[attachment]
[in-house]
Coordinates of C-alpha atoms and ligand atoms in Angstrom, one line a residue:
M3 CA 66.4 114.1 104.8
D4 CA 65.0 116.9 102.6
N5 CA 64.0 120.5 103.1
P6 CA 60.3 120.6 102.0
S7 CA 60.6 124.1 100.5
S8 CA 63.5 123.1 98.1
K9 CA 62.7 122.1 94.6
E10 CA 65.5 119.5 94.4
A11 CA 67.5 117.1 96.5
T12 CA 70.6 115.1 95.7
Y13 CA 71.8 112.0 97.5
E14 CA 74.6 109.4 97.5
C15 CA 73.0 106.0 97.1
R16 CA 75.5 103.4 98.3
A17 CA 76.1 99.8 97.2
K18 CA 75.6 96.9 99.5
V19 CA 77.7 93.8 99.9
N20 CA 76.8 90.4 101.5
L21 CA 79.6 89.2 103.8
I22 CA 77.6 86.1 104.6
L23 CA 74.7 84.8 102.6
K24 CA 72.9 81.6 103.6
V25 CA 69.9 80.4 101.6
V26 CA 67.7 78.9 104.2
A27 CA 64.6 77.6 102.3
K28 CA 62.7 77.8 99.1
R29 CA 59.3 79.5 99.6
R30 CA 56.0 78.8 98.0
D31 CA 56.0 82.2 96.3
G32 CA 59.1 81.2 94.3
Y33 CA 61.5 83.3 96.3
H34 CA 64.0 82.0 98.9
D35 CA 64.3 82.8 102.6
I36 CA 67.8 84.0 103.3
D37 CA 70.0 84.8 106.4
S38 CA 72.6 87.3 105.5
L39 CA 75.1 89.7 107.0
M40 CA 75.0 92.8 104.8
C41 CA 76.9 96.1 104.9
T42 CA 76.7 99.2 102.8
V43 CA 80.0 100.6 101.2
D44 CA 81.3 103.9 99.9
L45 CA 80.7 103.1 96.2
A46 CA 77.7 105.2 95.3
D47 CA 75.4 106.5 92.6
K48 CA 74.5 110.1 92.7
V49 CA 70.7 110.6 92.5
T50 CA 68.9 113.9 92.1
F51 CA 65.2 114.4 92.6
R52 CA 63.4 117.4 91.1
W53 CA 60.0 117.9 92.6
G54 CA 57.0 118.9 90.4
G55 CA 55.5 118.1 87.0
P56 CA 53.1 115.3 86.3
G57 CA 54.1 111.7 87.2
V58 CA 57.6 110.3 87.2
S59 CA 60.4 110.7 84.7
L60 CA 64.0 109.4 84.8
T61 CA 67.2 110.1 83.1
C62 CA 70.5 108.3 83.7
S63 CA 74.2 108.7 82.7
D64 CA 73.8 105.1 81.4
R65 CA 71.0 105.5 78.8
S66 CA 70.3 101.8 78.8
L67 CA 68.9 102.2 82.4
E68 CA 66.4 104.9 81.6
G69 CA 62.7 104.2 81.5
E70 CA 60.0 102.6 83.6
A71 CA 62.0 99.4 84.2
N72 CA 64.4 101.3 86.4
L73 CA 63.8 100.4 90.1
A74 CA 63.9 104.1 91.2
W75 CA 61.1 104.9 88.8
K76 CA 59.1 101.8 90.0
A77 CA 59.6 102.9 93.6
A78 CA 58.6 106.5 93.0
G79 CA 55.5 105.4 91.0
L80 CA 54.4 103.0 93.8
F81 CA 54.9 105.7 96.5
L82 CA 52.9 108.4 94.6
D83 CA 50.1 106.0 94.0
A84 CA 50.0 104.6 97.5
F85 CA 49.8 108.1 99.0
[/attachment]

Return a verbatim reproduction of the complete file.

[in-house]
Coordinates of C-alpha atoms and ligand atoms in Angstrom, one line a residue:
M3 CA 66.4 114.1 104.8
D4 CA 65.0 116.9 102.6
N5 CA 64.0 120.5 103.1
P6 CA 60.3 120.6 102.0
S7 CA 60.6 124.1 100.5
S8 CA 63.5 123.1 98.1
K9 CA 62.7 122.1 94.6
E10 CA 65.5 119.5 94.4
A11 CA 67.5 117.1 96.5
T12 CA 70.6 115.1 95.7
Y13 CA 71.8 112.0 97.5
E14 CA 74.6 109.4 97.5
C15 CA 73.0 106.0 97.1
R16 CA 75.5 103.4 98.3
A17 CA 76.1 99.8 97.2
K18 CA 75.6 96.9 99.5
V19 CA 77.7 93.8 99.9
N20 CA 76.8 90.4 101.5
L21 CA 79.6 89.2 103.8
I22 CA 77.6 86.1 104.6
L23 CA 74.7 84.8 102.6
K24 CA 72.9 81.6 103.6
V25 CA 69.9 80.4 101.6
V26 CA 67.7 78.9 104.2
A27 CA 64.6 77.6 102.3
K28 CA 62.7 77.8 99.1
R29 CA 59.3 79.5 99.6
R30 CA 56.0 78.8 98.0
D31 CA 56.0 82.2 96.3
G32 CA 59.1 81.2 94.3
Y33 CA 61.5 83.3 96.3
H34 CA 64.0 82.0 98.9
D35 CA 64.3 82.8 102.6
I36 CA 67.8 84.0 103.3
D37 CA 70.0 84.8 106.4
S38 CA 72.6 87.3 105.5
L39 CA 75.1 89.7 107.0
M40 CA 75.0 92.8 104.8
C41 CA 76.9 96.1 104.9
T42 CA 76.7 99.2 102.8
V43 CA 80.0 100.6 101.2
D44 CA 81.3 103.9 99.9
L45 CA 80.7 103.1 96.2
A46 CA 77.7 105.2 95.3
D47 CA 75.4 106.5 92.6
K48 CA 74.5 110.1 92.7
V49 CA 70.7 110.6 92.5
T50 CA 68.9 113.9 92.1
F51 CA 65.2 114.4 92.6
R52 CA 63.4 117.4 91.1
W53 CA 60.0 117.9 92.6
G54 CA 57.0 118.9 90.4
G55 CA 55.5 118.1 87.0
P56 CA 53.1 115.3 86.3
G57 CA 54.1 111.7 87.2
V58 CA 57.6 110.3 87.2
S59 CA 60.4 110.7 84.7
L60 CA 64.0 109.4 84.8
T61 CA 67.2 110.1 83.1
C62 CA 70.5 108.3 83.7
S63 CA 74.2 108.7 82.7
D64 CA 73.8 105.1 81.4
R65 CA 71.0 105.5 78.8
S66 CA 70.3 101.8 78.8
L67 CA 68.9 102.2 82.4
E68 CA 66.4 104.9 81.6
G69 CA 62.7 104.2 81.5
E70 CA 60.0 102.6 83.6
A71 CA 62.0 99.4 84.2
N72 CA 64.4 101.3 86.4
L73 CA 63.8 100.4 90.1
A74 CA 63.9 104.1 91.2
W75 CA 61.1 104.9 88.8
K76 CA 59.1 101.8 90.0
A77 CA 59.6 102.9 93.6
A78 CA 58.6 106.5 93.0
G79 CA 55.5 105.4 91.0
L80 CA 54.4 103.0 93.8
F81 CA 54.9 105.7 96.5
L82 CA 52.9 108.4 94.6
D83 CA 50.1 106.0 94.0
A84 CA 50.0 104.6 97.5
F85 CA 49.8 108.1 99.0